Tea is the world’s most widely consumed beverage. According to the Journal of Tea Science, we consume 4 million metric tonnes of tea each year. Tea farms span across 4 continents and cover 3.4 million hectares of land. And of course, these statistics don’t include herbal infusions, such as chamomile and peppermint. The impact that tea farming practices have on the local and global scale is very significant. The use of fertilizers and pesticides can lead to dire effects for not only the ecosystem, but also public health. Shen Zen Tea is always striving to support the efforts of sustainable tea production. This section of the website is dedicated to sharing current information about sustainable tea farming practices.
Old Growth Tea Trees
Ancient tea trees were once abundant in forests where they grew in wild form. Today, many of these forests have been converted into mono-crops and trimmed to a restricted height so the tea leaves can be picked more easily. Fortunately, a small number of wild tea trees have survived commercial forestation in secret preservations.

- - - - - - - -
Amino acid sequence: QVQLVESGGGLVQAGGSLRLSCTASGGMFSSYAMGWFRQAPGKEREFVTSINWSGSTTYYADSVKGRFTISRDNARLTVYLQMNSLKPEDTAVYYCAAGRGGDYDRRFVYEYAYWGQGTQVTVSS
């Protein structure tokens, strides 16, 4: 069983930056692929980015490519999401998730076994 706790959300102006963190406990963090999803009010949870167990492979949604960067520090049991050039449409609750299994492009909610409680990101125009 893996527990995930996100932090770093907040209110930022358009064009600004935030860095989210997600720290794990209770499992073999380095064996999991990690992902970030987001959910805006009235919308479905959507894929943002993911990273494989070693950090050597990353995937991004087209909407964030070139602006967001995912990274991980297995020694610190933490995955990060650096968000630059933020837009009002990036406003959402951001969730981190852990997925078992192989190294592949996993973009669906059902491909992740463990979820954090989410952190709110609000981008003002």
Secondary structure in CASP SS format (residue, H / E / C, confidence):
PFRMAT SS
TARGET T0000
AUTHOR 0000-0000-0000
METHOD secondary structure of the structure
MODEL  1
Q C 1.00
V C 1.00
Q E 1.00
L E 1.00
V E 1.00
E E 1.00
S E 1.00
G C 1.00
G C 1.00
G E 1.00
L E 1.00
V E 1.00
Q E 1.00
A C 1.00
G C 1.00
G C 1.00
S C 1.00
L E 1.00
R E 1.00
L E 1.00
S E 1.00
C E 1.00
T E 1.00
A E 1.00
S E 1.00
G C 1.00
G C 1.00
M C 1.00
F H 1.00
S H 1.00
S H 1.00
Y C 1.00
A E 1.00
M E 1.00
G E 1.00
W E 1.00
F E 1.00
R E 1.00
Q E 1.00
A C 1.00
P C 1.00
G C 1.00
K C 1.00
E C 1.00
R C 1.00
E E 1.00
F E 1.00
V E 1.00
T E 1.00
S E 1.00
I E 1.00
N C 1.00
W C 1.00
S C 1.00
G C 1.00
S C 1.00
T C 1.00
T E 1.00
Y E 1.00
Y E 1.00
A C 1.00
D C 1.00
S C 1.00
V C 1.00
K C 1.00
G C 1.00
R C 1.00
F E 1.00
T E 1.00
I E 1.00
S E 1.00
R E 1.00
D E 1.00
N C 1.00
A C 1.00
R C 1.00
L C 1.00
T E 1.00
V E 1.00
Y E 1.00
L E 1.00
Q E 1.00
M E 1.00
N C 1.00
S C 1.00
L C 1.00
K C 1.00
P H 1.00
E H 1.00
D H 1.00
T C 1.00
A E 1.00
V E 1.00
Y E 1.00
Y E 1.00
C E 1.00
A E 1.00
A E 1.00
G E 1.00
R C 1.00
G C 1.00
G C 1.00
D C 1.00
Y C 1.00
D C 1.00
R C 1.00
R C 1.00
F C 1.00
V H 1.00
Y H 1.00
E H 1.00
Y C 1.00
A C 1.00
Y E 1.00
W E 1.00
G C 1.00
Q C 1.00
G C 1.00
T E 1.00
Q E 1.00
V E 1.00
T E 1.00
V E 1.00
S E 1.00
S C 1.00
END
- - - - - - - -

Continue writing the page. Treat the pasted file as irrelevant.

The reason old growth tea trees are important in the topic of sustainability is because they do not require fertilizers or pesticides. These ancient trees are already well adapted in these regions that they have grown in for thousands of years. The roots of these trees also reach deep into the soil to obtain naturally occurring nutrients and minerals.
One region that is renowned for its old growth tea tree plantations is on the high mountains of Jing Mai (translated as “True Beauty”) and Mang Jing in Yunnan, China. Purchasing tea from these regions not only supports sustainable agriculture, it also supports the local people of these small towns. Look for our teas with “Old Growth” written before the name to help support these plantations.